Minister welcomes MoJ research showing PET learners more likely to find work

12 Jul 2018

Prisons Minister Rory Stewart has welcomed new research published by the Ministry of Justice (MoJ) today showing people in prison who have accessed distance learning through Prisoners’ Education Trust (PET) are more likely to find work after release.

The research, carried out by the MoJ Justice Data Lab (JDL), compared people funded by PET to study in prison and a matched comparison group. The figures show that, in the first year out of prison, people funded by PET are more likely to be in employment and spend fewer days receiving out-of-work benefits.

Key findings:

  • PET beneficiaries are more likely to be employed during the one-year period after their release from prison – 39 per cent compared to 31 per cent of the comparison group. 
  • PET beneficiaries spend fewer days receiving out-of-work benefits in the first year out of prison – 125 days compared to 134 days for the control group.

The JDL report analysed the employment and benefits outcomes of nearly 6,000 people who studied courses or received art materials funded by PET.

The research provides significant evidence that education can improve prisoners’ chances of gaining work, with learners more likely to become earners. Some of the men and women PET have funded in prison have gone on to become mechanics, youth workers, gym instructors and university lecturers, benefitting their families, their communities and the economy.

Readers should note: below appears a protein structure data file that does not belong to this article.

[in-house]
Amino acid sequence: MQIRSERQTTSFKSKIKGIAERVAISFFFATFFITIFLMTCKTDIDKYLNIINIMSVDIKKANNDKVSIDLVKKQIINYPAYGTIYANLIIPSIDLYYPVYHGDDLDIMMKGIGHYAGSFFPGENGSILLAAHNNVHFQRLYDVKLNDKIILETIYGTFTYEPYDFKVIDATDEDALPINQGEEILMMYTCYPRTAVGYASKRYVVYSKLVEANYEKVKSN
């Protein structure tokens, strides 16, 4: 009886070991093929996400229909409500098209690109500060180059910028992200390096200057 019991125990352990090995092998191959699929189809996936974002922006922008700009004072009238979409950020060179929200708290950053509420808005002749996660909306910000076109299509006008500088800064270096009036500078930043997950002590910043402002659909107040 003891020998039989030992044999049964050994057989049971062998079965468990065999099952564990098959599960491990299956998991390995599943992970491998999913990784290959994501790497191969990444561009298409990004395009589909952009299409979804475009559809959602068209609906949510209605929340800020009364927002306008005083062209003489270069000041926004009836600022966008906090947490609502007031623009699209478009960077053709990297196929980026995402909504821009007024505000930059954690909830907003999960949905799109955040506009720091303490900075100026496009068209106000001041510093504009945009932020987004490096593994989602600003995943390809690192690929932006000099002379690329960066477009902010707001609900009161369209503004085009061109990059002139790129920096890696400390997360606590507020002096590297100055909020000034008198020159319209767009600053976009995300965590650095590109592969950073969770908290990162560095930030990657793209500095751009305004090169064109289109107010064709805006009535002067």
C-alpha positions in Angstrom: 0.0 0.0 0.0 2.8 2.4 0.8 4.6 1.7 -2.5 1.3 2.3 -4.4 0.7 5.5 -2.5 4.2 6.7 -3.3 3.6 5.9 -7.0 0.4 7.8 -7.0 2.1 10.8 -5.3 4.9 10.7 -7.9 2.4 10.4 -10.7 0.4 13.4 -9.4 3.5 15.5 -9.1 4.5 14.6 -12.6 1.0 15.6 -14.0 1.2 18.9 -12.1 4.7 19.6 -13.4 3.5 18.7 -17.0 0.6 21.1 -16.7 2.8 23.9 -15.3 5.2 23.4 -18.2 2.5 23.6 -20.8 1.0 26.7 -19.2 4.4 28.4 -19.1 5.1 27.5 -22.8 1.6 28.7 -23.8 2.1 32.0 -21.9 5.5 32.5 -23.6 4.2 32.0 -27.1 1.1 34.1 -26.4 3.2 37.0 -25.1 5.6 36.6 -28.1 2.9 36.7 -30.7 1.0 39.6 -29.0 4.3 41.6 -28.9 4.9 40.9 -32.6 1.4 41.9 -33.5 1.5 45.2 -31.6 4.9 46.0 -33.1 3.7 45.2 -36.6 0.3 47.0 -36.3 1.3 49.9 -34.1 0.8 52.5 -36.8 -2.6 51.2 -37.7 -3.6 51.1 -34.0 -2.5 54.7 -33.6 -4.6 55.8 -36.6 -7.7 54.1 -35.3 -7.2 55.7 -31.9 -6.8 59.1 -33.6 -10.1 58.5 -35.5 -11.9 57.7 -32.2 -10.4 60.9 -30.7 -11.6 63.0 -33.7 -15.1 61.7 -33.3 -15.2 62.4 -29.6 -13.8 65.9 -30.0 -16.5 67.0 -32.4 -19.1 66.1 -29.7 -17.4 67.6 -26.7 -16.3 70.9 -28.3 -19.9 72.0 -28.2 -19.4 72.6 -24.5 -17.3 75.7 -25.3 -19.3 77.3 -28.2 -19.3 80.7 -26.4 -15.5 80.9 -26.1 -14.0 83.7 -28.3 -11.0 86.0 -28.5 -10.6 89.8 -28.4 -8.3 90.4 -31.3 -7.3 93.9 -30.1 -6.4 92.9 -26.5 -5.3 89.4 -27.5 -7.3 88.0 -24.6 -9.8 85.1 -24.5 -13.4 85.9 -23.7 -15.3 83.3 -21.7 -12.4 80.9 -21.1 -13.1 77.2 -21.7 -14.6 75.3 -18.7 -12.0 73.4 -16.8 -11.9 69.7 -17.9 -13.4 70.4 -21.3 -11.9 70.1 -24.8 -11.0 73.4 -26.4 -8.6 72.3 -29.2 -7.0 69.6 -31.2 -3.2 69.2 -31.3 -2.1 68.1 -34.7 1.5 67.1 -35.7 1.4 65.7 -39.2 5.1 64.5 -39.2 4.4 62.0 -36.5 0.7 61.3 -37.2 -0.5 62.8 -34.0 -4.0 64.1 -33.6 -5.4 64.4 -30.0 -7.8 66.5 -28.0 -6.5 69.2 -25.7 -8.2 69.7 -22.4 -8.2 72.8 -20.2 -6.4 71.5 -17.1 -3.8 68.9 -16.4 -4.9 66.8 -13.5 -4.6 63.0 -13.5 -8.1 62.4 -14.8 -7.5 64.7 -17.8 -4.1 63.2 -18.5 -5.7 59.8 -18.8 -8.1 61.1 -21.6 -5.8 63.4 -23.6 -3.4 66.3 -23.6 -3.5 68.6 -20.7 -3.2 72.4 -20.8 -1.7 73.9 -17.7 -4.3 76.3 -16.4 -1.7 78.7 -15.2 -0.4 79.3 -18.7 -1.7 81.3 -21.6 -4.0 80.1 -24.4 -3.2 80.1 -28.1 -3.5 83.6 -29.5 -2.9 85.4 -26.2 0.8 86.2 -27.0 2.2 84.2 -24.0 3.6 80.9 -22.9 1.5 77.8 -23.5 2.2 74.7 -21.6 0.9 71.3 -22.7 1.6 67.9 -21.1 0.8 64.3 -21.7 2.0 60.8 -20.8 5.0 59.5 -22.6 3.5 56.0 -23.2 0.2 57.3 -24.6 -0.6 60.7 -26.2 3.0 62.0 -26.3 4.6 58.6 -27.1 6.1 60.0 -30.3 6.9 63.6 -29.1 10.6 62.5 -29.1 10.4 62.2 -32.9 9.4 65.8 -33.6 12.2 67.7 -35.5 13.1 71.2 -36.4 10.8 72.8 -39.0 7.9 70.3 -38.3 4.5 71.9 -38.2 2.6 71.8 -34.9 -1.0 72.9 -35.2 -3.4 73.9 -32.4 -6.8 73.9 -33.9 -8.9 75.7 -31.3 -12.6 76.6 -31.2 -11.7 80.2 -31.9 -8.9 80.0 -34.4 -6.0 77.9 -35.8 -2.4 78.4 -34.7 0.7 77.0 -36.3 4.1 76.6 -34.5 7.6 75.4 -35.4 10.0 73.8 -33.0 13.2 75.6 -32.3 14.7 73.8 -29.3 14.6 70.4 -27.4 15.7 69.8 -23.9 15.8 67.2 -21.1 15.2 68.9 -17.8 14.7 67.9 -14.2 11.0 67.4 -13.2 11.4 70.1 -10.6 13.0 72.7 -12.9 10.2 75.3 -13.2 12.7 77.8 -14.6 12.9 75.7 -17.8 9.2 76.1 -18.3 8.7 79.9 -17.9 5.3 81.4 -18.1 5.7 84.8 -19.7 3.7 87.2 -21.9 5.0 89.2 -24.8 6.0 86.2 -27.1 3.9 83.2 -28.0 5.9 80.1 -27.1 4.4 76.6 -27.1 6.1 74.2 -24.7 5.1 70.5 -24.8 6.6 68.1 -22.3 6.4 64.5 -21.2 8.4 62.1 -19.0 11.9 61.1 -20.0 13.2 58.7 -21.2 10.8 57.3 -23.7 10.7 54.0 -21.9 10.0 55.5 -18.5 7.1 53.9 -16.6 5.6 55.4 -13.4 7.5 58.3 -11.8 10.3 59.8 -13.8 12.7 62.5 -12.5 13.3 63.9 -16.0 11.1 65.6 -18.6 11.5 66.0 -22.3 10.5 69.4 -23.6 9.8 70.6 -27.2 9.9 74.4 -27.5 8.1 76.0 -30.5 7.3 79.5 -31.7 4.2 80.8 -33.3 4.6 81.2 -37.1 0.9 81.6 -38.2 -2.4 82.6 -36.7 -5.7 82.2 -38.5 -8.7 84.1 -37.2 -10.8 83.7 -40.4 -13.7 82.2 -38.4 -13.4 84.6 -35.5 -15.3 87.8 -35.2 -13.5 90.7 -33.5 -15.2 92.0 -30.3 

The report has been welcomed by Prisons Minister Rory Stewart. He said:

“As our Education and Employment strategy sets out, we want prisons to be places of aspiration which propel offenders into employment.

“I want to congratulate the Prisoners’ Education Trust on these impressive results, which show the pivotal role education can play in helping offenders turn their lives around.”

Having been funded for an Open University Access course through PET, Egerton, 25, is now working as a Business Analyst in the financial sector and as a Project Facilitator at a leading social justice charity. He says:

"Managing to come out of prison with a qualification funded by PET was reaffirming to me, reinforcing my belief that I could achieve something even through difficult circumstances; but what really astounded me was how much employers really valued what I had achieved. They saw my qualifications as evidence that I was resourceful with time and able to navigate challenges; it showed them that I wasn't just wasting away in prison.

"A prisoner could be the next Albert Einstein if they were able to do a Physics degree or Alan Sugar if they were able to study business at a decent level. It is worth investing in that one person to make sure that not only can they change their own lives but so society at large can benefit from their untapped potential."

Neil, 36, is now working as a Personal Trainer for a national healthcare organisation, having been funded for a Sport, Fitness and Management course through PET. He says: